The EU Council this week adopted the regulation laying down the EU's multiannual financial framework for 2014-2020. This follows the European Parliament's consent of 19 November. The decision marks the end of two and a half years of negotiations and allows the new generation of EU spending programmes to be implemented as from 1 January 2014.

EU foreign-policy spending from 2014 will be more efficient, effective and democratically accountable, under new rules backed by foreign affairs MEPs. The rules govern six foreign-policy funds for pre-accession, neighbouring and partner countries and peace-keeping, democracy and human-rights actions, worth over €51 billion.

Following an agreement reached by the negotiating teams of Parliament, Council and Commission on the EU's Development Cooperation Instrument (DCI) for the next seven years, the Committee on Development this week voted in favour of the compromise text. The compromise ensures increased oversight for Parliament on how and where EU development aid under DCI, amounting to € 19.622 billion for the period 2014-2020, will be spent. Thematic and geographic areas of cooperation are described in detail in annexes of the DCI regulation, including financial allocations, and can only be changed with Parliament's agreement during the implementation period. Furthermore, a new form of strategic dialogues will enhance the Parliament's involvement in strategic decision-making in development policy throughout the seven-year period.

The Parliament’s Development Committee also published its draft report on promoting development through responsible business practices, including the role of extractive industries in developing countries.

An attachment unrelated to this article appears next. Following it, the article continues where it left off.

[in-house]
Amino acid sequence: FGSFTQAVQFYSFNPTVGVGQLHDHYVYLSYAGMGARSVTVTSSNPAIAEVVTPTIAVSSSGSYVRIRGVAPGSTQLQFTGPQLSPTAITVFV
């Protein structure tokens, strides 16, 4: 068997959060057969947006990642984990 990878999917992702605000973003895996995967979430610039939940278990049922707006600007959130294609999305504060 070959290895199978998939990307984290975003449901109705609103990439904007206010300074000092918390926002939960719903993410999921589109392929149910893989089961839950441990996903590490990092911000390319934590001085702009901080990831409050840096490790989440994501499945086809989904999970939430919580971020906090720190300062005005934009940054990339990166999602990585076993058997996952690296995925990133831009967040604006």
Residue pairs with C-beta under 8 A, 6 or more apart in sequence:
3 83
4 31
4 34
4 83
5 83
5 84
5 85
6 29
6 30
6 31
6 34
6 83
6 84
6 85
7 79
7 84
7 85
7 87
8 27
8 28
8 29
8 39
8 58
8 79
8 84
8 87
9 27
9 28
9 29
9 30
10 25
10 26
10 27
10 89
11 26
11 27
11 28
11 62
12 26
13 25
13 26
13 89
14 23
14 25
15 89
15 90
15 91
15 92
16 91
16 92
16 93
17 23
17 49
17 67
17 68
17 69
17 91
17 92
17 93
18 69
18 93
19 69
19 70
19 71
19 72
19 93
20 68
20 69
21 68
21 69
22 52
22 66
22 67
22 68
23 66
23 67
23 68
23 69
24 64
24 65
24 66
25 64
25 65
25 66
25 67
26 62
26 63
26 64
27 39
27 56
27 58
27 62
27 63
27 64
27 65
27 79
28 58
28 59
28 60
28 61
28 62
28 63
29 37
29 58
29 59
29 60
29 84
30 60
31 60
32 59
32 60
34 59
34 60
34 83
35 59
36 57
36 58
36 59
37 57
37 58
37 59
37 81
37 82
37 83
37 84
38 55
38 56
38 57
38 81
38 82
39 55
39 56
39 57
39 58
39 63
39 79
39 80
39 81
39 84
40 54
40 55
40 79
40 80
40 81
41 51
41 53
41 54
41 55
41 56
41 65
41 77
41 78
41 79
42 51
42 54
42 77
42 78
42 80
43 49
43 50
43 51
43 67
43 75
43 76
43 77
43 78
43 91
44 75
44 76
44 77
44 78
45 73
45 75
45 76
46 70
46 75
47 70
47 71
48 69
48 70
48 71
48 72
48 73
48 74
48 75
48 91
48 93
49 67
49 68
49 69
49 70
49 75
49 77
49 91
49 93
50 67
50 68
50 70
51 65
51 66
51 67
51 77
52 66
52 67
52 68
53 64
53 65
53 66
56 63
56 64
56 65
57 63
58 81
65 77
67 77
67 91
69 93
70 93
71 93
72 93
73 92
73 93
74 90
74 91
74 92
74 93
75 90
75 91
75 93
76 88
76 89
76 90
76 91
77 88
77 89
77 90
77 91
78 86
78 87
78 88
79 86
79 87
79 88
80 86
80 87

The European Commission published a presentation on the planned Communication on the role of the private sector in development. It includes an invite to contribute on it's key issues: 1) EU support to local private sector development; 2) The role of the European private sector in development; 3) Introducing a people-centered and rights-based approach; 4) Enhancing dialogue with the private sector; and 5) The private sector as “delivery channel” for development.

The European Commission’s Staff Working Document on the Annual Strategy for Humanitarian Aid in 2014 was published.

EU Development ministers meet next week to push forward discussion about the international development agenda after 2015. They will also discuss policy coherence in development.

The European Council next week is an opportunity to assess the status of Common Security and Defense Policy 15 years after its formulation and determine its future. The High Representative will put forward proposals and actions to strengthen CSDP and improve the availability of the required civilian and military capabilities. The European Council has underlined the need to increase the effectiveness, visibility and impact of CSDP by further developing the comprehensive approach to conflict prevention, crisis management and stabilisation, including by developing the ability to respond to emerging security challenges.  European Geostrategy says the focus should be put in particular on three issues: 1) strategic visions of the EU in a changing world; 2) autonomy of the EU from NATO/ the US for most part of missions; 3) intervention capacity of the EU: can the EU live up to its ambitions as security provider? In what sense did the EU's missions provide lasting security so far?

The Africa-EU Partnership hosts a lunchtime seminar on the future of the Africa-EU Partnership: Africa-EU, future relations and continental integration next week. Key speakers include Pascal Lamy, Honorary President of Notre Europe- Institut Jacques Delors and former WTO Director General and Dr Obadiah Mailafia, Chief of Cabinet of the ACP Secretary General. ECDPM’s San Bilal will attend this meeting.

UNECA hosts a forum on governance in post-conflict countries which will bring together key figures from national institutions charged with fighting corruption, sub-regional and regional organisations as well as experts in the domain. They will share ideas on the nature of corruption within countries recovering from conflict situations and exchange notes on lessons as well as good practices across contexts.

For more on the latest policy issues concerning international cooperation, with a focus on the EU and its relations with the developing world, see ECDPM’s The Filter.

All the best,

Melissa Julian
Communications Manager